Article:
The Irish Catholics in Quebec, who number about 12,000, possess Church property of their own creation to the amount of 40,000l.; and the manner in which they respond to appeals made to their charitable feelings was strongly impressed on my mind from hearing the Pastor of St. Patrick's announce from the pulpit that the bazaar just held in aid of an hospital for old and infirm people had realised the net sum of 800l. To this handsome amount the wealthier classes had contributed a fair proportion; but the larger amount came from the pockets of the working people. Indeed, to employ the language of a gentleman long connected with Quebec, 'they form an exhaustless resource in every charitable or religious undertaking.'

I was afforded a favourable opportunity of seeing at one time a large body of the working class of Irish, that is Irish-born, or born of Irish parents. The occasion was a funeral of a young man who had fallen victim to a daring feat, which resulted in his death. The nature of the death created a lively sympathy among his class, who might be described as 'ship-labourers,' engaged in various departments of the great lumber industry of the port. The procession occupied a considerable time in passing the place at which I stood, and the papers of the following morning estimated the number who 'walked' at 1,200. There was not of that large body of working men a single one badly or shabbily dressed; all were well and comfortably clad, while many were attired with a neatness and even elegance that could not be seen in the same class at home. They seemed to me to bear themselves with an air of manly independence, as free citizens of a free country, in which the laws make no distinction between man and man. And taking into consideration the dangers and hardships to which most of those engaged in the principal work of the river and harbour are necessarily exposed, and the temptations to which the very nature of their employment gives rise, these men are, as a body, temperate and well-conducted; the contrary being the exception.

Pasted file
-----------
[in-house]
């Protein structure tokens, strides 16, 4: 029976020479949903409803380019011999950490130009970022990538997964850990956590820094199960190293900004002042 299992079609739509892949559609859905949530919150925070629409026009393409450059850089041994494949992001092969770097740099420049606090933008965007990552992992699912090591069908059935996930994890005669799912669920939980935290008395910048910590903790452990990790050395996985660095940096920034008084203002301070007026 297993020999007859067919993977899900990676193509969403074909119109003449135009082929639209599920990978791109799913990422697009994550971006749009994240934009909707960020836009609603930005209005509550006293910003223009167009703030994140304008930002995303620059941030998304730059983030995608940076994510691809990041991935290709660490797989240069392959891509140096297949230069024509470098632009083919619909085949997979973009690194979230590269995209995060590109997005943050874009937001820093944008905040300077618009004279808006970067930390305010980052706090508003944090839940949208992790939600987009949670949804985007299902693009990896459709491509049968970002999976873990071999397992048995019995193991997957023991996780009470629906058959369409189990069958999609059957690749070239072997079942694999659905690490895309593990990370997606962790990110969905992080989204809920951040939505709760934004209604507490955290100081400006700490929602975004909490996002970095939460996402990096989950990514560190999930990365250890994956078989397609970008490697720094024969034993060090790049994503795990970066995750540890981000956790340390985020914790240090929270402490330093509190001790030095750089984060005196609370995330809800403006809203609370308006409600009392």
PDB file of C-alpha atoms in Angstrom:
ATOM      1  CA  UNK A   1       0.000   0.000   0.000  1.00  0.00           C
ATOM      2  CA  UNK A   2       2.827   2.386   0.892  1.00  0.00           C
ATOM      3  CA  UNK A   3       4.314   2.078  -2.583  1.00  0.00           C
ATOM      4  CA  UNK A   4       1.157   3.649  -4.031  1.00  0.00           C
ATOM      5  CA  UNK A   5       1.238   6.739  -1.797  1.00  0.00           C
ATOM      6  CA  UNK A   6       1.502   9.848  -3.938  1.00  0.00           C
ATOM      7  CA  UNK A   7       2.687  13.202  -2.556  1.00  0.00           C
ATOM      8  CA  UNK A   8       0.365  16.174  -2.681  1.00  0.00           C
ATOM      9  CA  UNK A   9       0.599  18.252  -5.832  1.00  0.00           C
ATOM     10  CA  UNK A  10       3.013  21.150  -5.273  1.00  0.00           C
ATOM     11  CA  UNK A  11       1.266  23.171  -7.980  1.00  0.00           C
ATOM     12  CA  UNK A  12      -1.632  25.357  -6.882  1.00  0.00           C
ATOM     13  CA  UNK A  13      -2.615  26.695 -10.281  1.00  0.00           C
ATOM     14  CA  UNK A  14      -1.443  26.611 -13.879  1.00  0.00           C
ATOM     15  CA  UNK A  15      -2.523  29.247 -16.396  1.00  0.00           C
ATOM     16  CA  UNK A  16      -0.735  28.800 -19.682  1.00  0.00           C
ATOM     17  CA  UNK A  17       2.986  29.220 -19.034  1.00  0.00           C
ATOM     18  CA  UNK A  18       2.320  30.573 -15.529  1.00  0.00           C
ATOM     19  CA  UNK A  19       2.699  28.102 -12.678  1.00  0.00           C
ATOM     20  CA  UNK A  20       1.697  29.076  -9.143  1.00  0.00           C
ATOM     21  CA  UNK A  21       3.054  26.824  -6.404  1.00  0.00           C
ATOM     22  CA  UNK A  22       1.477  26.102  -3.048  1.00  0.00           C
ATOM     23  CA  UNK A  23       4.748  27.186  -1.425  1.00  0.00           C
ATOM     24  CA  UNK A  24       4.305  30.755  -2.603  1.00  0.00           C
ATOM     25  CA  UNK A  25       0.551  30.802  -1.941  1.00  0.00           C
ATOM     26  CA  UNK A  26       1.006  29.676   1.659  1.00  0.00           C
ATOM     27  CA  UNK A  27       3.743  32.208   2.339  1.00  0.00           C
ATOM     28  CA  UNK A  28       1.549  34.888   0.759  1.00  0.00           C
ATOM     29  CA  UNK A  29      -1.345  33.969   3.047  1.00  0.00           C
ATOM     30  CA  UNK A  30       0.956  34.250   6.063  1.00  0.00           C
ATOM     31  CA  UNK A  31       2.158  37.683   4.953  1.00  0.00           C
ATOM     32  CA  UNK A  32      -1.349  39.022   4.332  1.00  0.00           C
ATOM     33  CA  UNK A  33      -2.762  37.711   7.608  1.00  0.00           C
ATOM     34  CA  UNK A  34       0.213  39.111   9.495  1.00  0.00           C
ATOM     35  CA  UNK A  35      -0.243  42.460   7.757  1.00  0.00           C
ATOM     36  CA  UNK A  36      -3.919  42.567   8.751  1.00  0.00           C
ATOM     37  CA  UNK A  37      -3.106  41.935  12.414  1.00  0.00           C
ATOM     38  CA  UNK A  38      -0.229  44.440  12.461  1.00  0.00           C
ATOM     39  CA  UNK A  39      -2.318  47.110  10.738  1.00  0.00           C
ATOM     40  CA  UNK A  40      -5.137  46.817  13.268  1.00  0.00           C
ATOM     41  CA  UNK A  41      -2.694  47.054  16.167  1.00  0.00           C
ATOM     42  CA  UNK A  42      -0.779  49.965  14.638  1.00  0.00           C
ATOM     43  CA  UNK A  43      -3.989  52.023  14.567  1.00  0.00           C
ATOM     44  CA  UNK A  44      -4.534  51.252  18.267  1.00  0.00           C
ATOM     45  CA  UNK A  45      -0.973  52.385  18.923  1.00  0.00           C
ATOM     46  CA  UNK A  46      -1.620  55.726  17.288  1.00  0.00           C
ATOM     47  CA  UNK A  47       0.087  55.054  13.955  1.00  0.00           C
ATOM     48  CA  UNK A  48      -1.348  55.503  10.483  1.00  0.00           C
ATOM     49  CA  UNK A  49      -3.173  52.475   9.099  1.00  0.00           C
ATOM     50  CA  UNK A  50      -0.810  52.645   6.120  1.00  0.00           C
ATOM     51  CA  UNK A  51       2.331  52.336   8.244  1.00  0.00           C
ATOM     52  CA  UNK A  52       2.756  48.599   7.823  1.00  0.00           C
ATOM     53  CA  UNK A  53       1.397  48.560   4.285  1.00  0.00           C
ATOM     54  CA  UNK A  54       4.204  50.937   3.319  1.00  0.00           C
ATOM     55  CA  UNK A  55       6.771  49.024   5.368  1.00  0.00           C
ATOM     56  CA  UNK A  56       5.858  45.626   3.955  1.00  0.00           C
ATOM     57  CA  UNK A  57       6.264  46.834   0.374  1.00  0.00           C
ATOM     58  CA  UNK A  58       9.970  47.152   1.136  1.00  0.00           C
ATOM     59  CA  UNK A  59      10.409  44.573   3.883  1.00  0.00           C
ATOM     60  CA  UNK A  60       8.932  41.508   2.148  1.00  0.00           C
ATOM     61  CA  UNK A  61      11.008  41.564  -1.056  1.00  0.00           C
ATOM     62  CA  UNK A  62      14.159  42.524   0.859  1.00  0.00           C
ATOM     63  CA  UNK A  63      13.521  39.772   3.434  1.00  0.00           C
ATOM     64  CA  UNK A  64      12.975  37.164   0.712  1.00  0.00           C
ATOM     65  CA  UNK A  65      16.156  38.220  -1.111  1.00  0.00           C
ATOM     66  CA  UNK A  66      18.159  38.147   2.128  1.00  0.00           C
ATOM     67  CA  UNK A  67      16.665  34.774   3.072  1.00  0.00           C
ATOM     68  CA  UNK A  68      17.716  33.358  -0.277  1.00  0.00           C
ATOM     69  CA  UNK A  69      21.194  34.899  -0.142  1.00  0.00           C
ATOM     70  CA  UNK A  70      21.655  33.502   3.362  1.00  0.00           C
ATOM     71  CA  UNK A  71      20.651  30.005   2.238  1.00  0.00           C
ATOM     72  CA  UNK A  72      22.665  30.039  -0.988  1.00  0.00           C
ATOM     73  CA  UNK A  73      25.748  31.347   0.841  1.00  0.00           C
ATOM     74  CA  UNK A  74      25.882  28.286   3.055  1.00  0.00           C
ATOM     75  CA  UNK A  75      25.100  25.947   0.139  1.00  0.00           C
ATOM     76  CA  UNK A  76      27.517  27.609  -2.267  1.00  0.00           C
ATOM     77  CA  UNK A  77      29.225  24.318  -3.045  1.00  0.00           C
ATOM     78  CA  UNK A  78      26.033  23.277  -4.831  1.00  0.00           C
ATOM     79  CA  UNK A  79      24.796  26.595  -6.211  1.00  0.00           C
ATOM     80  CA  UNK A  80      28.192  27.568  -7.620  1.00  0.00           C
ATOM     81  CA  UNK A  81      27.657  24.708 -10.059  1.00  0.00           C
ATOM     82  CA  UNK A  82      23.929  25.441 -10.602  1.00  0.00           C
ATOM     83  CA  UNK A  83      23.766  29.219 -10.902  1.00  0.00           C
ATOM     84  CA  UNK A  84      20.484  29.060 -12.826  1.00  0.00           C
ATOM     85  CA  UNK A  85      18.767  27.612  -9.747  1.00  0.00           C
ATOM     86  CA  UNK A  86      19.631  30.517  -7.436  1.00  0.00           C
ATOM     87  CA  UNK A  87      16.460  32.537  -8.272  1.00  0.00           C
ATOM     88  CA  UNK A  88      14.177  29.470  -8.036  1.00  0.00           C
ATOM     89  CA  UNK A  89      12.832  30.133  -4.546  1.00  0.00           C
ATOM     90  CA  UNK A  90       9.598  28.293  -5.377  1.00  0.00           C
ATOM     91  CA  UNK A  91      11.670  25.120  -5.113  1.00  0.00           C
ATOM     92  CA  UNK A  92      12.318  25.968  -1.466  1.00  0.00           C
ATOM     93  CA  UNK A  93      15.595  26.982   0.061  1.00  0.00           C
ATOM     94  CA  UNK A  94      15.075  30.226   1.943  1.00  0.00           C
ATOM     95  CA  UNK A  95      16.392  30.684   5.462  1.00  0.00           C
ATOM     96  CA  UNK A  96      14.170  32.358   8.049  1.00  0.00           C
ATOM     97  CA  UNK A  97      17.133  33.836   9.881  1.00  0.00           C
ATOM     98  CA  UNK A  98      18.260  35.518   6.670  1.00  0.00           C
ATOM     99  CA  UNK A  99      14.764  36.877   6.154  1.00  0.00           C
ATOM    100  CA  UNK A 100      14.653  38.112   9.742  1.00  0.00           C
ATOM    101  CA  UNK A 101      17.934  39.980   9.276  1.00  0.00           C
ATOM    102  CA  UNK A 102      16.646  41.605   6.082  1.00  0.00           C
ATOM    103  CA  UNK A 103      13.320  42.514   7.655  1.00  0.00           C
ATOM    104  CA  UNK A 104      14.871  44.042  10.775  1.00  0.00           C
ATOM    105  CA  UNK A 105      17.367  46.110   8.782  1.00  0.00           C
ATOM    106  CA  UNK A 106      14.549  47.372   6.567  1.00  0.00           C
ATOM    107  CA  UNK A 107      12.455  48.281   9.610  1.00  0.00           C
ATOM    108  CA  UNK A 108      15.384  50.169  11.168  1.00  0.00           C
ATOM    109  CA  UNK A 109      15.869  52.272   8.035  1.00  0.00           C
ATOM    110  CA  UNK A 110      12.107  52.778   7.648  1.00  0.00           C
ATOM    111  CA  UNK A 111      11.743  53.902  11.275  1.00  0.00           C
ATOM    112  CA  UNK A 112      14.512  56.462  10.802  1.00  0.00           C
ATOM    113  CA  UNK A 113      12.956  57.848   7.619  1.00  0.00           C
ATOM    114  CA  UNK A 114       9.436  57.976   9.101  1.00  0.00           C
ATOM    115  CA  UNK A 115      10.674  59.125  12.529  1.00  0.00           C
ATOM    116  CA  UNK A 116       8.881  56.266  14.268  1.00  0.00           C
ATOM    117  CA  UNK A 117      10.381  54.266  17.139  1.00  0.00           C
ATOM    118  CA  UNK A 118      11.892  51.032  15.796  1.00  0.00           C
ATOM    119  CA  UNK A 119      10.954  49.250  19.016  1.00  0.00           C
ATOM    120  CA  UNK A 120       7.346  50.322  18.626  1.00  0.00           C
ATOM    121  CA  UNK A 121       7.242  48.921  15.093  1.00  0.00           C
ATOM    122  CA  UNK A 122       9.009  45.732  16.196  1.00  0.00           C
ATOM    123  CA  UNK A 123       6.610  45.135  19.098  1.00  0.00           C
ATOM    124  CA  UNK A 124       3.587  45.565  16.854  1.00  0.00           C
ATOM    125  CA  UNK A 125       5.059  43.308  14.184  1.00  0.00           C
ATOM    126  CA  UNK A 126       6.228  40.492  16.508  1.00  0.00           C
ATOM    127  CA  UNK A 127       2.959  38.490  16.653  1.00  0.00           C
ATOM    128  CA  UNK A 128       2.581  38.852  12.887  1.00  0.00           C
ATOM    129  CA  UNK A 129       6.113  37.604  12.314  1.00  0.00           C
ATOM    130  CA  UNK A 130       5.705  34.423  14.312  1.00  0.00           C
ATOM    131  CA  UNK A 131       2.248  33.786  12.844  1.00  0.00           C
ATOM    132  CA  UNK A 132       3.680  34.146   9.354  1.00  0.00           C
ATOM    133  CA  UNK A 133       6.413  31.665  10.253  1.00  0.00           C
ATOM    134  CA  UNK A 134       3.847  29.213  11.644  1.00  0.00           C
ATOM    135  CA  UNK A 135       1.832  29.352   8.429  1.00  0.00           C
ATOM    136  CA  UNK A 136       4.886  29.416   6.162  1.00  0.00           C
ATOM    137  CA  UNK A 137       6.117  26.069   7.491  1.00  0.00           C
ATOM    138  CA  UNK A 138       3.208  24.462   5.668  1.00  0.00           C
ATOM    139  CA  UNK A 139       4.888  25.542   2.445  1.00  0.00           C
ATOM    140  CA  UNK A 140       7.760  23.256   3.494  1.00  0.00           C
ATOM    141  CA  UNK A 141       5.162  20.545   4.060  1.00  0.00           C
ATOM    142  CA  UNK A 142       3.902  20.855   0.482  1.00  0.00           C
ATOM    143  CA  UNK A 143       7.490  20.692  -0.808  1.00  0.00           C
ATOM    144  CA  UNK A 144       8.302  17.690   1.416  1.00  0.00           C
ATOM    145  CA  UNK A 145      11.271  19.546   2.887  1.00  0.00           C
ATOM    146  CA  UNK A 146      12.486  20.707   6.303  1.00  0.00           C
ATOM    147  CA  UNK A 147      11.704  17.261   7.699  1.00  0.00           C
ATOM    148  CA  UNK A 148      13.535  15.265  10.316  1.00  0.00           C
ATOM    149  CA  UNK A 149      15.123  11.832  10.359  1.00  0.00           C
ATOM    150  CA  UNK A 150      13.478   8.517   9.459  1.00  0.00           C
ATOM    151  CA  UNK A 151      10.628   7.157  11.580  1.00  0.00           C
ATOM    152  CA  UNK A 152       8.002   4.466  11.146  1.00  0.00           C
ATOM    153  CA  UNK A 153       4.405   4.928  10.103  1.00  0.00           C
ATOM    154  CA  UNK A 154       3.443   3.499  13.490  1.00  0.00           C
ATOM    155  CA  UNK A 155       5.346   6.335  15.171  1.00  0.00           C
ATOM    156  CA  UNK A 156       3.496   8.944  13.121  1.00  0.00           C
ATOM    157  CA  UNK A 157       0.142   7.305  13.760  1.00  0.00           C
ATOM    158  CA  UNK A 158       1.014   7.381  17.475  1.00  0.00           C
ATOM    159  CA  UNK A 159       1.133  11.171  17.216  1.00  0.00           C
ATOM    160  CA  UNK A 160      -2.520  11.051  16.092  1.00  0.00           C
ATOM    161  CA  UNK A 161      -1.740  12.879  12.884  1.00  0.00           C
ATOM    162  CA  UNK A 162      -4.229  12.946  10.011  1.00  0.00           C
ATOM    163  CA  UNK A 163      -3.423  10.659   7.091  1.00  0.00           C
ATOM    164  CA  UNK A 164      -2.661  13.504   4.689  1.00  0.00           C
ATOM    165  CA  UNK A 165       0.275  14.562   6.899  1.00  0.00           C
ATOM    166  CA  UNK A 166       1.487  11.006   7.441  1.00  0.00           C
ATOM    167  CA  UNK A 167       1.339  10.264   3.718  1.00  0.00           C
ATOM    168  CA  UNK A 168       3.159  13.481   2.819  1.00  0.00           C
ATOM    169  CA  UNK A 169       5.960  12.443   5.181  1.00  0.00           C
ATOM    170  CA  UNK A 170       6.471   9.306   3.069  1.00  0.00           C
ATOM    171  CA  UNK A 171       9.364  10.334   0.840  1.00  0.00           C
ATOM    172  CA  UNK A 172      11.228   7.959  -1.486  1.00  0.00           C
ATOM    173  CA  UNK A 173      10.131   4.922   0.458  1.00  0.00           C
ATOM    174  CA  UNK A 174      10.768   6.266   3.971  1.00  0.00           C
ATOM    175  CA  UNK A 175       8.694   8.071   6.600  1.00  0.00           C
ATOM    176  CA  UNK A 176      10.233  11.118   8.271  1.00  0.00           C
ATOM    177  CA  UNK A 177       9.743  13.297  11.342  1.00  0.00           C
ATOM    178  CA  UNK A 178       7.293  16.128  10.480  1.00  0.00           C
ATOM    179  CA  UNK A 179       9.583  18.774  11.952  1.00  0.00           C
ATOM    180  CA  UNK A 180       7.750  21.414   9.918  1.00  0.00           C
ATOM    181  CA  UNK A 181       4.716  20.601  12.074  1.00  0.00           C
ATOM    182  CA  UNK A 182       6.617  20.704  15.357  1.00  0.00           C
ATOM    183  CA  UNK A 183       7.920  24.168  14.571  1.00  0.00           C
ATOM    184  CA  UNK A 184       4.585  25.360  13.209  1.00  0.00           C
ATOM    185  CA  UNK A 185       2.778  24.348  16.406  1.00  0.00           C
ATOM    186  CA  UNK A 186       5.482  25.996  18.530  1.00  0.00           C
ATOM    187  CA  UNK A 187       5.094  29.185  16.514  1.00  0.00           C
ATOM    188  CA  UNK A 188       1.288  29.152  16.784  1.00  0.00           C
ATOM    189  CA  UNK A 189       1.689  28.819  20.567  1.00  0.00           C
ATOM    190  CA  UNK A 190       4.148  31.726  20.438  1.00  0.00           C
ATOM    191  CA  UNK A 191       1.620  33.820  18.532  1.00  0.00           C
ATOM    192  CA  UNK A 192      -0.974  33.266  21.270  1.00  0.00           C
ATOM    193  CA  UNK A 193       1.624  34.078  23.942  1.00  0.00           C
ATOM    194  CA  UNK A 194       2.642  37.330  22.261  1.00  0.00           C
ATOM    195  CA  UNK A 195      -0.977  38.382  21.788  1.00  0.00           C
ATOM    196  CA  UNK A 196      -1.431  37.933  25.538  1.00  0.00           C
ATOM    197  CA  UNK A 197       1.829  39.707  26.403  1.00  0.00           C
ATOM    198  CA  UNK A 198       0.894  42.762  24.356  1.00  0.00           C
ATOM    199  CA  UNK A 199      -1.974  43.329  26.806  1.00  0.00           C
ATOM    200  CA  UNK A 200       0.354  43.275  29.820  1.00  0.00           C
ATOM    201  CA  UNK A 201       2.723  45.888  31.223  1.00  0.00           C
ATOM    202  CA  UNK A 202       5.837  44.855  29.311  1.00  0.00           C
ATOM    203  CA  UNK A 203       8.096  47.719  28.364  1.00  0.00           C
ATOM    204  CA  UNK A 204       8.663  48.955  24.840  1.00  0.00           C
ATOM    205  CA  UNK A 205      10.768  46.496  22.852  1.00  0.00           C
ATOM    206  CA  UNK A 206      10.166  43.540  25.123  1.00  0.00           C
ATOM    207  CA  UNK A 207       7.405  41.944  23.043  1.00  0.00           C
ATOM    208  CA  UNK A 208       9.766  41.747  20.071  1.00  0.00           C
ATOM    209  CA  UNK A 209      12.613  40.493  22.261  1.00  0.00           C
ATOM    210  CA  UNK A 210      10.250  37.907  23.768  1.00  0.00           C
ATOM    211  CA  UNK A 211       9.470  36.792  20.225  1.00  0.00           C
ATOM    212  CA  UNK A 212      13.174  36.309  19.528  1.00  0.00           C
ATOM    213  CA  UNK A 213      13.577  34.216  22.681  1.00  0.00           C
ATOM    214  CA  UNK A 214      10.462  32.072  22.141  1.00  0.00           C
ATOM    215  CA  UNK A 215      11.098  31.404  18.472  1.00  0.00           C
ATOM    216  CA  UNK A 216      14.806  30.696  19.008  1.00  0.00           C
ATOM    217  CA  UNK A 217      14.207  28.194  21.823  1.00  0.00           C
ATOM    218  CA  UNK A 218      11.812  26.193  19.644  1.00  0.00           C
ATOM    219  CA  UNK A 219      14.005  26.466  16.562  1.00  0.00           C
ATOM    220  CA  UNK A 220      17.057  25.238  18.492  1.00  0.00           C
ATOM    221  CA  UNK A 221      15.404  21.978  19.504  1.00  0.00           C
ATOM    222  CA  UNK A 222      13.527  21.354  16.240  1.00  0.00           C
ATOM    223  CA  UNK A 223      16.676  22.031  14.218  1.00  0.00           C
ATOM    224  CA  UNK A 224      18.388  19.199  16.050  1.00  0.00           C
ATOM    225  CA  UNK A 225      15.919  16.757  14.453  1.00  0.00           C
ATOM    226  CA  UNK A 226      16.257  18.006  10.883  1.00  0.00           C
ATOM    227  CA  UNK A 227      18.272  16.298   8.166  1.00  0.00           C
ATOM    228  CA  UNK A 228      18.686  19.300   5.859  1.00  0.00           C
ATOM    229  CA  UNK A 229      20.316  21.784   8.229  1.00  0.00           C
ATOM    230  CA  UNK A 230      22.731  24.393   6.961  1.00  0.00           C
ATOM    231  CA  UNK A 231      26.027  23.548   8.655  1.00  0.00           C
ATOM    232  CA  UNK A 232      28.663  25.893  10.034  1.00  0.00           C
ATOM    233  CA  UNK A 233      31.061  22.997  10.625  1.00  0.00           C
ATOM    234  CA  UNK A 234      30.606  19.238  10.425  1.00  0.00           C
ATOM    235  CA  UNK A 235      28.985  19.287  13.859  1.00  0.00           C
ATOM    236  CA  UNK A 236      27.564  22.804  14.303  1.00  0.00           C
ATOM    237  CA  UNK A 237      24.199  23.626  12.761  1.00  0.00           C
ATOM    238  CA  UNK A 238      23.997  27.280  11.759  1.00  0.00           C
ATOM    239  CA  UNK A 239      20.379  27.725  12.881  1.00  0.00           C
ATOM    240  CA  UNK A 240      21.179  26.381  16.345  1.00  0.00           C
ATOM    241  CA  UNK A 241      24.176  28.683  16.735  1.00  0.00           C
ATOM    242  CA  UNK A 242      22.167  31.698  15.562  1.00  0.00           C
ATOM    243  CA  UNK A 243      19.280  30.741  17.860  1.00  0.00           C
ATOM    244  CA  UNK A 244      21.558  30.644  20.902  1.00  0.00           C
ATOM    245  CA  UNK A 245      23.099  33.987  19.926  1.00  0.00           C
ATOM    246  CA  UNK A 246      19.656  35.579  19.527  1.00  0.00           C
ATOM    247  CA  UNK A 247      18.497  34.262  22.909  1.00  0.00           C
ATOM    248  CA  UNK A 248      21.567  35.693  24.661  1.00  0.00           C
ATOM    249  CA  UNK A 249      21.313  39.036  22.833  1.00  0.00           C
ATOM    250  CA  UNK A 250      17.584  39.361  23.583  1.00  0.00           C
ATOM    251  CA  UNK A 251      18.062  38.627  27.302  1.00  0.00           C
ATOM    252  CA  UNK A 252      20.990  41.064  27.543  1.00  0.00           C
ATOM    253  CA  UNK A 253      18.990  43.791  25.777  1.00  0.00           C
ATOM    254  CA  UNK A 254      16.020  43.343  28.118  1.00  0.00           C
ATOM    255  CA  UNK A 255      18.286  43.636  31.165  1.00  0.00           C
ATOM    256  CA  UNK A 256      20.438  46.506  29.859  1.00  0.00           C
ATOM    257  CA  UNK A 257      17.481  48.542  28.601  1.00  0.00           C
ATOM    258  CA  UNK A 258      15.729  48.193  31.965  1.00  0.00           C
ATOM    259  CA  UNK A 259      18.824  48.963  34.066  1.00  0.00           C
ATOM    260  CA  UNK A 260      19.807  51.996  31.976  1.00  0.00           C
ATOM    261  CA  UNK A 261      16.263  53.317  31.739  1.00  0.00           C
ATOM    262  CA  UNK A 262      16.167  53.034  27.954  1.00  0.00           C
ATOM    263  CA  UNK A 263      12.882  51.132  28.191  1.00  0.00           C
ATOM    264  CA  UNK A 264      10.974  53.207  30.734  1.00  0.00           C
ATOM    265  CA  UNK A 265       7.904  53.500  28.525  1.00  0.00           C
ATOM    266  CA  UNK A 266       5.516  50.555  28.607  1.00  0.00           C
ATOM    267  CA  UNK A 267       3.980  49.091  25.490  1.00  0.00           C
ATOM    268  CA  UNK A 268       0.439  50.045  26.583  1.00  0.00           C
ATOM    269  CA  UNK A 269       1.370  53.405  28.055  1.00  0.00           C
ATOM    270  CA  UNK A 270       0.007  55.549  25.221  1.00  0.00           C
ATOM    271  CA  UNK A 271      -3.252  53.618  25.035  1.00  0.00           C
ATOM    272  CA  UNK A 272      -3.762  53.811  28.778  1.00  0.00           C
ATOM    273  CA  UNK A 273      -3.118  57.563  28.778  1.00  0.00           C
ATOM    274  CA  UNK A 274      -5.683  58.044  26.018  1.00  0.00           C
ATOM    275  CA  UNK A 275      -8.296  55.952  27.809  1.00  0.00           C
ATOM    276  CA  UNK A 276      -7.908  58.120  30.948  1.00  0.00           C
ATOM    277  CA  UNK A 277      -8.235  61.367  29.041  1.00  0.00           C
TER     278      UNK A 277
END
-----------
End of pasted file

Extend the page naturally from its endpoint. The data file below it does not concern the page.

The Irish Catholic who must depend upon himself for 'getting along' has more difficulties to contend with than the Irish Protestant, or the Englishman or Scotchman. The majority of the population are French; and not only does the Irishman speak a different language to that of the majority of the population, but he absorbs a large and valuable portion of the employment, and pushes his way into active rivalry with the more wealthy class in various branches of business. Then he has a certain amount of national jealousy or sectarian feeling to encounter amongst the English-speaking section of the community. So that when he does rise above the mass, and acquire wealth and position, it is at least certain that his struggle has been hard, and that his success has been well earned. But whenever an Irish Catholic in Quebec or Montreal told me of his hard up-hill fight, he was sure to add—'The laws are good and just, and we enjoy everything we have a right to hope for. We have nothing to complain of here; and all we wish is that you were as well off at home.' To which sentiment, I need hardly say, I invariably responded with a cordial 'Amen!'

The Irish in America, first published in 1868, provides an invaluable account of the extreme difficulties that 19th Century Irish immigrants faced in their new homeland and the progress which they had nonetheless made in the years since arriving on a foreign shore. A new edition, including additional notes and an index, has been published by Books Ulster/LibraryIreland:

Paperback: 700+ pages The Irish in America

ebook: The Irish in America